In one of two significant rulings favoring business, the Supreme Court is barring states from using public nuisance laws to try to force major utilities to cut greenhouse gas emissions from power plants.
In a unanimous decision, the court said climate change regulation is the business of the federal government. Justice Ruth Bader Ginsburg writes that under the Clean Air Act, the Environmental Protection Agency has the duty to regulate carbon-dioxide released into the atmosphere. Nowhere in the law, she says, is there a basis for "control of greenhouse gas emissions by federal judges."
Eight states initiated this novel approach. They argued that under traditional common law, power plants were creating a public nuisance, and that state governments had the power to intervene. Eight states were originally involved: California, Connecticut, Iowa, New Jersey, New York, Rhode Island and Wisconsin. When Republican governors took over in New Jersey and Wisconsin, those states withdrew from the case.
The targets were five of the biggest greenhouse gas emitters in America. Four of them are part of the Edison Electric Institute, a major industry group. Institute lawyer Bill Fang praises the ruling, saying "you can't have plaintiffs running into federal court and suing not just utility defendants but any number of industrial and business defendants on nuisance grounds. It's back door way to regulate greenhouse gas emissions. " Companies, he says, can't operate if they have to face different climate change regulations in each state. "They need certainty and a set of federal standards is obviously better than having 50 states try to regulate."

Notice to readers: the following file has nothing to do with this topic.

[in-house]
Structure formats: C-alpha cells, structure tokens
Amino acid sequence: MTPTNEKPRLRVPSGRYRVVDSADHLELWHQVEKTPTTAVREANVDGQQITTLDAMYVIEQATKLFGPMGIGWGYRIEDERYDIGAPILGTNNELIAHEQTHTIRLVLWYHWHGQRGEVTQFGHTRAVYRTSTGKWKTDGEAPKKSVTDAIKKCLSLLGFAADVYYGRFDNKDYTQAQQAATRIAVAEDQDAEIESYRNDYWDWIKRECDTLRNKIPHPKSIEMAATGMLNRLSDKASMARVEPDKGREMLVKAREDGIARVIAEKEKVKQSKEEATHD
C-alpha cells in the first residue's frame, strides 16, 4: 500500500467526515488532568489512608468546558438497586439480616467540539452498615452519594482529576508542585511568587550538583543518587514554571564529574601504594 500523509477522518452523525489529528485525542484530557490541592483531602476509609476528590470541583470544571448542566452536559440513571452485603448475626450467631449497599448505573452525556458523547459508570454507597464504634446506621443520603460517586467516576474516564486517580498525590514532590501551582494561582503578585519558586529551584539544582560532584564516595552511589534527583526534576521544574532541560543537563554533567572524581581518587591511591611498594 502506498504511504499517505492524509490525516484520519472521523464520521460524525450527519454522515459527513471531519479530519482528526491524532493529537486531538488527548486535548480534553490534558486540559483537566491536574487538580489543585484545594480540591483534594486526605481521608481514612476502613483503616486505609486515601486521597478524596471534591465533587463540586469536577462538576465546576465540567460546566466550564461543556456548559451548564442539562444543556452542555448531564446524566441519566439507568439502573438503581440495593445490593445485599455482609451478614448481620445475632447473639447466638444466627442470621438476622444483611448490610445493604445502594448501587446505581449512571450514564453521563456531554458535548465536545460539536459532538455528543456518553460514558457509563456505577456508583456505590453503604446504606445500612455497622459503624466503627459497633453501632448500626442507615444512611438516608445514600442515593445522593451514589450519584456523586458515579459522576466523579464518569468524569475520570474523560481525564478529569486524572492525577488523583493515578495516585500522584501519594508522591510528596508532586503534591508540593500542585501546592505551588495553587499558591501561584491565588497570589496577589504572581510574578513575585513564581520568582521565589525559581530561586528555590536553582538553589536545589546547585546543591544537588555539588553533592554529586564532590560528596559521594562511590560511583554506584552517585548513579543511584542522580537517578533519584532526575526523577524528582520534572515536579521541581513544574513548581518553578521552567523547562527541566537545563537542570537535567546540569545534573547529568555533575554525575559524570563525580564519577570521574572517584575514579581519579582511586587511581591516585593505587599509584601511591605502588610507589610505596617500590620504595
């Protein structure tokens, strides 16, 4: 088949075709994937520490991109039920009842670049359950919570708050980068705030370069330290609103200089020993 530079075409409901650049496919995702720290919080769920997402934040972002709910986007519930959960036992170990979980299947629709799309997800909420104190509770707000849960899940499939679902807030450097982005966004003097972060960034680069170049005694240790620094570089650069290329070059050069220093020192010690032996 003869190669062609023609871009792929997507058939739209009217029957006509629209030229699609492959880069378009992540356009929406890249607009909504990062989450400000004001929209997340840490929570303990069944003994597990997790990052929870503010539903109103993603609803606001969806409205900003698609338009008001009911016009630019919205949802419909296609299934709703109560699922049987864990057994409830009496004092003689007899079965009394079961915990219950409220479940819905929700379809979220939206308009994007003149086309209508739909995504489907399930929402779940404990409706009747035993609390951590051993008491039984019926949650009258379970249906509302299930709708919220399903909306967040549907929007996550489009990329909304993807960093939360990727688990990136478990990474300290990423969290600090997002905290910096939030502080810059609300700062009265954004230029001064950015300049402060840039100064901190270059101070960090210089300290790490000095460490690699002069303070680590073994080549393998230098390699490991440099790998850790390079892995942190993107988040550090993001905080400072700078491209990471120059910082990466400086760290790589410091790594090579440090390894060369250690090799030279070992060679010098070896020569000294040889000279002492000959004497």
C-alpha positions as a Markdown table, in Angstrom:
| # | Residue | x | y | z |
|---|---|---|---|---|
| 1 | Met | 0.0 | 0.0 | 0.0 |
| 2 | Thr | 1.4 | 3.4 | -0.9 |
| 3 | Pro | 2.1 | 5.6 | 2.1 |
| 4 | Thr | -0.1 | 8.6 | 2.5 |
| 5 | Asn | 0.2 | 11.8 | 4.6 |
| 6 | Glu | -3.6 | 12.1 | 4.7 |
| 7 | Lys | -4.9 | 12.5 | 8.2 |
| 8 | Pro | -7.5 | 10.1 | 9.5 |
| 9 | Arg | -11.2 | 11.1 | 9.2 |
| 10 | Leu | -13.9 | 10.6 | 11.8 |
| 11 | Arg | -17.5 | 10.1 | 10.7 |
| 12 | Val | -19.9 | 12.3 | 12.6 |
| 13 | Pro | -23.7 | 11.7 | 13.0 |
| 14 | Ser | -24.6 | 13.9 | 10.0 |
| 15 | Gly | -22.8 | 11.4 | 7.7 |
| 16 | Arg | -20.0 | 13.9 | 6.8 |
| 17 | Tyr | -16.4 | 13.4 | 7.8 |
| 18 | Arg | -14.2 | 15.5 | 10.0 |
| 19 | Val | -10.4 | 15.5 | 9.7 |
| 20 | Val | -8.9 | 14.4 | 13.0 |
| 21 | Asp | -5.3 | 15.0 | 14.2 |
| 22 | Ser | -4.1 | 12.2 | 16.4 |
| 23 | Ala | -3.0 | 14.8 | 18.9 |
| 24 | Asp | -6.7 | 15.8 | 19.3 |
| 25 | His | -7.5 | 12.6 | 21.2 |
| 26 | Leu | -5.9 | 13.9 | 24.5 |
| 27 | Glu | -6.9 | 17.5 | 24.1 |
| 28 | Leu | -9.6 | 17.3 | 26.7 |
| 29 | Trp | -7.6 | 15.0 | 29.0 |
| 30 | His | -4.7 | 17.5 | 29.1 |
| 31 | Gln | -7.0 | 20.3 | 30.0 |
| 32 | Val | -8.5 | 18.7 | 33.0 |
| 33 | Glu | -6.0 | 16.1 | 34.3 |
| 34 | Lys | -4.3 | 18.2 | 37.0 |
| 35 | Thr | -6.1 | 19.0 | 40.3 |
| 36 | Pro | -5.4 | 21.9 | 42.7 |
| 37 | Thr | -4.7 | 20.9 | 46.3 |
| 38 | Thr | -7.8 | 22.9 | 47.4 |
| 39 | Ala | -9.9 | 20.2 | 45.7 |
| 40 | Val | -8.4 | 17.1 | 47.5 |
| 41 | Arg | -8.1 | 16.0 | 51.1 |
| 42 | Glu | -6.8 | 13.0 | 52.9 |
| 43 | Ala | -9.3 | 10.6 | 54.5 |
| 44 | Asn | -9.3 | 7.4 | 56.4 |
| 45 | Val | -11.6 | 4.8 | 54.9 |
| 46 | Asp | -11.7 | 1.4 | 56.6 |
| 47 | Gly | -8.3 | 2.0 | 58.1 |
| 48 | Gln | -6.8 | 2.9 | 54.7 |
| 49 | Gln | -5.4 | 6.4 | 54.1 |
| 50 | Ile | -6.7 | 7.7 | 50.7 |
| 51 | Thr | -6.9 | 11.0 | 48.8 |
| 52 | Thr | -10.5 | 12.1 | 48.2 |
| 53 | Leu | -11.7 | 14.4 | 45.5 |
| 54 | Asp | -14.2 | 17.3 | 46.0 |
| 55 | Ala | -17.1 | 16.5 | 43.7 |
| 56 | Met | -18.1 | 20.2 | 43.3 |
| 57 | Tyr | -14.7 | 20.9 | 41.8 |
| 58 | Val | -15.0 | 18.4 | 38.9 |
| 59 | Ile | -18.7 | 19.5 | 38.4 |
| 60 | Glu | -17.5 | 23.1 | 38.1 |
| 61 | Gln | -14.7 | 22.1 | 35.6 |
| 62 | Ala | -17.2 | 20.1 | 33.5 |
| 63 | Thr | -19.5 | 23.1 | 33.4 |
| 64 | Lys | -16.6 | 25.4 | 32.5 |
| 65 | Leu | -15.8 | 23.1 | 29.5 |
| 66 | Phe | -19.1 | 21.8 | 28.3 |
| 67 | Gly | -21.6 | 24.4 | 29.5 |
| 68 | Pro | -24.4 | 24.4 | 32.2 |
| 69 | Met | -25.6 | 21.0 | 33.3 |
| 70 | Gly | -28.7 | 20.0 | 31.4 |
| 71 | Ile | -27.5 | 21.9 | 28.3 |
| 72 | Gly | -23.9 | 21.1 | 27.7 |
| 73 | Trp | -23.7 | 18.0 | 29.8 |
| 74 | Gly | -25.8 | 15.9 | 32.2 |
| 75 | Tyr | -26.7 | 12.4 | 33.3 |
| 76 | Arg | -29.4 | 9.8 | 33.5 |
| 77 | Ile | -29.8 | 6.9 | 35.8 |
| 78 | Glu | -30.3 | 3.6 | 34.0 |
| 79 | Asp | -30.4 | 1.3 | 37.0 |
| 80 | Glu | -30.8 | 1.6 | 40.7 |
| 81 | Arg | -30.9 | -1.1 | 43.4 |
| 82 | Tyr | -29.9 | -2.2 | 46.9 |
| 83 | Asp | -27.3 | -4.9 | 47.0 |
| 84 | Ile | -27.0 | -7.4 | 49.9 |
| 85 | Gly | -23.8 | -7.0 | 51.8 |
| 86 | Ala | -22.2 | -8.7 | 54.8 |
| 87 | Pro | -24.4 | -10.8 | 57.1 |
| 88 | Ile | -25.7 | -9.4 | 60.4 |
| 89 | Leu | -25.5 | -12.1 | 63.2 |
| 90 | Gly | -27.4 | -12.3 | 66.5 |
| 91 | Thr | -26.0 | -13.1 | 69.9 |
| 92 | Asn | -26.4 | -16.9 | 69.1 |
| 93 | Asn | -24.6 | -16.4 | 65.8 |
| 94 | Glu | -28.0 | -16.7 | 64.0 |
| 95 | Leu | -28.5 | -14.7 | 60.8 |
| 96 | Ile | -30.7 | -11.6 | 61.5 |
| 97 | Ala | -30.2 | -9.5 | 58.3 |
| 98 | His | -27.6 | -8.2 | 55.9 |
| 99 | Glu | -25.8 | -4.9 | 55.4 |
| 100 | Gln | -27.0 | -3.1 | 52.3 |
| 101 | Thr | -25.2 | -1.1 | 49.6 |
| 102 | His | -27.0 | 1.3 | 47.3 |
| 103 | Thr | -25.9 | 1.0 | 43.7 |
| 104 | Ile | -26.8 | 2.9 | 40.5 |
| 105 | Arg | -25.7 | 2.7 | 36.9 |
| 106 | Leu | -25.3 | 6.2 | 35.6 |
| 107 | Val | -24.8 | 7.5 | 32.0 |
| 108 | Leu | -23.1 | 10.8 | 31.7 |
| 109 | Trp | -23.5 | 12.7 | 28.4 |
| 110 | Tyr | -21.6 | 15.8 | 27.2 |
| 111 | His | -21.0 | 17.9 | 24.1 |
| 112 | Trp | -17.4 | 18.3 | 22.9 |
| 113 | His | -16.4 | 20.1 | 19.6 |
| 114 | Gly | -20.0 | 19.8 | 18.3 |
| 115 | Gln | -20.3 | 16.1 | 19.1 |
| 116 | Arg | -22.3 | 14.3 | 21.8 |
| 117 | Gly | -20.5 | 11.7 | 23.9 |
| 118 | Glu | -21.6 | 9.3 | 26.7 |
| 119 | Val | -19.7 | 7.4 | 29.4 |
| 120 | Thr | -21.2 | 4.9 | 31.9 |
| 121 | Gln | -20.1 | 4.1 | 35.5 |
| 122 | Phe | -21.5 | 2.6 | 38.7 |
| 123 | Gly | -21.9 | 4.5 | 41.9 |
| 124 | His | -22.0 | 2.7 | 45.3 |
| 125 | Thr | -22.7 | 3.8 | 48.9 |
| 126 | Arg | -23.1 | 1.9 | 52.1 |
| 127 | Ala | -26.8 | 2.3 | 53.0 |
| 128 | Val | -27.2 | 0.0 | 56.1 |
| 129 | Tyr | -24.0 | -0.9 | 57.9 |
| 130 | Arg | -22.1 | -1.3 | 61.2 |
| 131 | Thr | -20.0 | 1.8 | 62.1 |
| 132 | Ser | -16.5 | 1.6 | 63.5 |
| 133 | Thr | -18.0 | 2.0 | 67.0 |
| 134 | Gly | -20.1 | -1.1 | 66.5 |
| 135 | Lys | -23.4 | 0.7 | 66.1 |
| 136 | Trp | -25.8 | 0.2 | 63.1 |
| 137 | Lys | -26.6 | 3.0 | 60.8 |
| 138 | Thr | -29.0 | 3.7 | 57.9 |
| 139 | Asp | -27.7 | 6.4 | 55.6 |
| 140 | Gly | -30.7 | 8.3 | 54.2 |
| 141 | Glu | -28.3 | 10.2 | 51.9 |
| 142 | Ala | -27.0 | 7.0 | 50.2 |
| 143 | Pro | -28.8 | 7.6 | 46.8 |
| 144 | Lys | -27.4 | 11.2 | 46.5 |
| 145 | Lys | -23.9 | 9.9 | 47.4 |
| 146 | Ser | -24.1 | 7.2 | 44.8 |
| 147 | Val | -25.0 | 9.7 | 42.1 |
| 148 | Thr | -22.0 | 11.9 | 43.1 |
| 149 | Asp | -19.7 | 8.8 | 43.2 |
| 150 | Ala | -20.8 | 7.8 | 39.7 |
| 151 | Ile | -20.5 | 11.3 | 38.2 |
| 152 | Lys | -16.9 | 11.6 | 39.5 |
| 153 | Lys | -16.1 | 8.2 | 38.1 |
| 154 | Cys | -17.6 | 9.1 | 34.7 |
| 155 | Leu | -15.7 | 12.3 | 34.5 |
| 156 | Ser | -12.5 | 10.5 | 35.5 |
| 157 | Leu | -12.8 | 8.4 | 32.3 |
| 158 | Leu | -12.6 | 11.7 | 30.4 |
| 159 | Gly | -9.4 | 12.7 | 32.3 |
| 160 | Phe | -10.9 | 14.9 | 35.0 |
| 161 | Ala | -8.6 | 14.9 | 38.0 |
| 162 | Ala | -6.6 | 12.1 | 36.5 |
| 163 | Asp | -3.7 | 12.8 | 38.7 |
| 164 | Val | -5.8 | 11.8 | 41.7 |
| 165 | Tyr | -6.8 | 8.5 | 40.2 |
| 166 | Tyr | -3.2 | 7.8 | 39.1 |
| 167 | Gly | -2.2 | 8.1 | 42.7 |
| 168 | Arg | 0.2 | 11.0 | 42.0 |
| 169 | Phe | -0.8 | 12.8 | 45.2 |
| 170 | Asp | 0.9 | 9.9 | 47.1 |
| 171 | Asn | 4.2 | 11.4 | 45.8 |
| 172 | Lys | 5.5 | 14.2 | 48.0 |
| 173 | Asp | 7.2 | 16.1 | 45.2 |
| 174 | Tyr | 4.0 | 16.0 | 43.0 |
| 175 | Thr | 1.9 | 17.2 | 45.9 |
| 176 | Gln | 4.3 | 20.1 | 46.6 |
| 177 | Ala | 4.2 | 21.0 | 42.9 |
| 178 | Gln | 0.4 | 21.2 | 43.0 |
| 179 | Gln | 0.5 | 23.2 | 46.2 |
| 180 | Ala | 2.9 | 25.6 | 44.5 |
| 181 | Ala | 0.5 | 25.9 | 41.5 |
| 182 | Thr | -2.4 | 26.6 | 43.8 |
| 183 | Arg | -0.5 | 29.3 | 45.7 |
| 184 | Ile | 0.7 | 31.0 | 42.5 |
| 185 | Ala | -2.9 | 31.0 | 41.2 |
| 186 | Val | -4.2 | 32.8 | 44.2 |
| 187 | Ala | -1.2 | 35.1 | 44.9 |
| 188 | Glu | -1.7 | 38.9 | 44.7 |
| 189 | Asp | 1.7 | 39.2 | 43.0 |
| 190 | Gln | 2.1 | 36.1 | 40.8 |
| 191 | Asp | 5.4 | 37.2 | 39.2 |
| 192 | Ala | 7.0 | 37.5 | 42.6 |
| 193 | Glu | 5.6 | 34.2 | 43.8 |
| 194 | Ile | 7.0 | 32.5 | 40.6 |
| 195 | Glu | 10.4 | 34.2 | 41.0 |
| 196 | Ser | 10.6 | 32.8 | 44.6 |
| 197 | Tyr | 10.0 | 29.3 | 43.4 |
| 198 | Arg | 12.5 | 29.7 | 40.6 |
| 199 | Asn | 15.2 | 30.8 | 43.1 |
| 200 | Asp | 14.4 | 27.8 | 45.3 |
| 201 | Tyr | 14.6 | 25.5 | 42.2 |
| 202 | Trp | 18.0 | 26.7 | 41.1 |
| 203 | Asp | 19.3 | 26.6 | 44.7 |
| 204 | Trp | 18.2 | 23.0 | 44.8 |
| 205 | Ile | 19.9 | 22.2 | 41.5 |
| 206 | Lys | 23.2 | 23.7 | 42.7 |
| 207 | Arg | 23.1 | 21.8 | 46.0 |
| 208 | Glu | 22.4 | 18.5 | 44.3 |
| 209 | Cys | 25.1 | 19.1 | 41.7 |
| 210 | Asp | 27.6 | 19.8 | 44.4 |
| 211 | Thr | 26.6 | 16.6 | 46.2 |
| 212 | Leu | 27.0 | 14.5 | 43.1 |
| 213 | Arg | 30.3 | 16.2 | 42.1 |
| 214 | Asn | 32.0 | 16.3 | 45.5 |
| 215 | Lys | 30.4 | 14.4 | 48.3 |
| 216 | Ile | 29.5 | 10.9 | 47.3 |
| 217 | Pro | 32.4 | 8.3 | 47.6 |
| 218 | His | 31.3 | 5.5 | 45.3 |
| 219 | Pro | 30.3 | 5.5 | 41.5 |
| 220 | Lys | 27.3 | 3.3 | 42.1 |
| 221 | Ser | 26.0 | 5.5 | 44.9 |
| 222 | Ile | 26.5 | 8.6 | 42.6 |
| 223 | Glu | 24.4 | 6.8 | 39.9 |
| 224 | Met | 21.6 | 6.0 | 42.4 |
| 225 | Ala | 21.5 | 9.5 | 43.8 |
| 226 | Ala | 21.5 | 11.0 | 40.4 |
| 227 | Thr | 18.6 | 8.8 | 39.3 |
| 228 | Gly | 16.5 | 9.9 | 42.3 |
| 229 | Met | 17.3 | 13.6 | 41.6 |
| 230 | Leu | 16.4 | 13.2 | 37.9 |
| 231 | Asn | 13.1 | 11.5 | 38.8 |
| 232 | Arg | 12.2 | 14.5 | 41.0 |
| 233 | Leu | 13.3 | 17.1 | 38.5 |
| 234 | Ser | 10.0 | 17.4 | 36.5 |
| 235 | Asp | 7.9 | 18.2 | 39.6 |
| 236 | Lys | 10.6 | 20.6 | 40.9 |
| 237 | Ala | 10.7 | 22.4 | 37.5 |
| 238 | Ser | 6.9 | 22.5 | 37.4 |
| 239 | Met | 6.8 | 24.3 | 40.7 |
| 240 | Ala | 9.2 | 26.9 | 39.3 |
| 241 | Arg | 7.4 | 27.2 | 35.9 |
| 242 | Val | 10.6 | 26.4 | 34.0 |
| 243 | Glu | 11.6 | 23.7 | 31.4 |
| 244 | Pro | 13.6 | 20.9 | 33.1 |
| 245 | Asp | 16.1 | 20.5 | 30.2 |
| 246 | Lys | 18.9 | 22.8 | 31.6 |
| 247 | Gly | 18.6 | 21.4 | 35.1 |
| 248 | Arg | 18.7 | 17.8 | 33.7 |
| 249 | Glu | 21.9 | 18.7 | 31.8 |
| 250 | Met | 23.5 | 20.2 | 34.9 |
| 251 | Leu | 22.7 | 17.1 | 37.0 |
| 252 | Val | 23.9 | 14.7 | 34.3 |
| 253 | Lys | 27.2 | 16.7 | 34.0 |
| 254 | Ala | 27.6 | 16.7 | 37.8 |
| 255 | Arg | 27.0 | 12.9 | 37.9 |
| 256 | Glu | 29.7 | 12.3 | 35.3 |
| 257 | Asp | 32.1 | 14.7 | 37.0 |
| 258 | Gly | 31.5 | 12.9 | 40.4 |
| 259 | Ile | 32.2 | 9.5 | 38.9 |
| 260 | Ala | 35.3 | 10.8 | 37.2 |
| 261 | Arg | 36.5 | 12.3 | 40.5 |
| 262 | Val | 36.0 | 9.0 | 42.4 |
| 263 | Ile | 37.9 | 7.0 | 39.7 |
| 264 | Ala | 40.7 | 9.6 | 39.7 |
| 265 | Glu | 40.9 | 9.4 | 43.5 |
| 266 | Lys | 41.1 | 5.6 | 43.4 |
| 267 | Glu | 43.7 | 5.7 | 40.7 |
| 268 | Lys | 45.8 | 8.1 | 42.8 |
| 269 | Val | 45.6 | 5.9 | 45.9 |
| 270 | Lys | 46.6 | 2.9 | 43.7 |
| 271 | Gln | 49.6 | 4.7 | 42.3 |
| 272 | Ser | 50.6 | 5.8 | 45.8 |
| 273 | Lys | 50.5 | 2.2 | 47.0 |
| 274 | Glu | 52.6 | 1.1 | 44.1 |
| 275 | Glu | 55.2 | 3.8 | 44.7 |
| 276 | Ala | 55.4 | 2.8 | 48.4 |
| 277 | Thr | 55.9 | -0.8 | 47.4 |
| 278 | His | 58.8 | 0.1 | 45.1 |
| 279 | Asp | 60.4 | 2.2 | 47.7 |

The EPA plans to issue sweeping regulations to reduce power plant emissions by next year. It's decision is expected to be challenged. Republicans in Congress, for instance, argue that tough standards will be too costly for companies trying to recover from the recession. The Obama administration favors stronger measures to limit global warming. Even so, it sided with the power companies in this case, to protect federal authority.
Environmentalists are disappointed. David Doniger of the Natural Resources Defense Council says, "Now the EPA must act without delay." He complains that power plant "pollution is driving dangerous heat waves and smog, stronger storms, floods and droughts." Justice Ginsburg says that while states can't go to court right now to force emissions cutbacks, they can sue after the EPA issues its regulations if they disagree with them.
, the Supreme Court is making it harder for employees to band together to file class actions to fight workplace discrimination. That ruling stops what would have been the largest such lawsuit in history, potentially involving more than a million-and-a-half workers at Wal-Mart.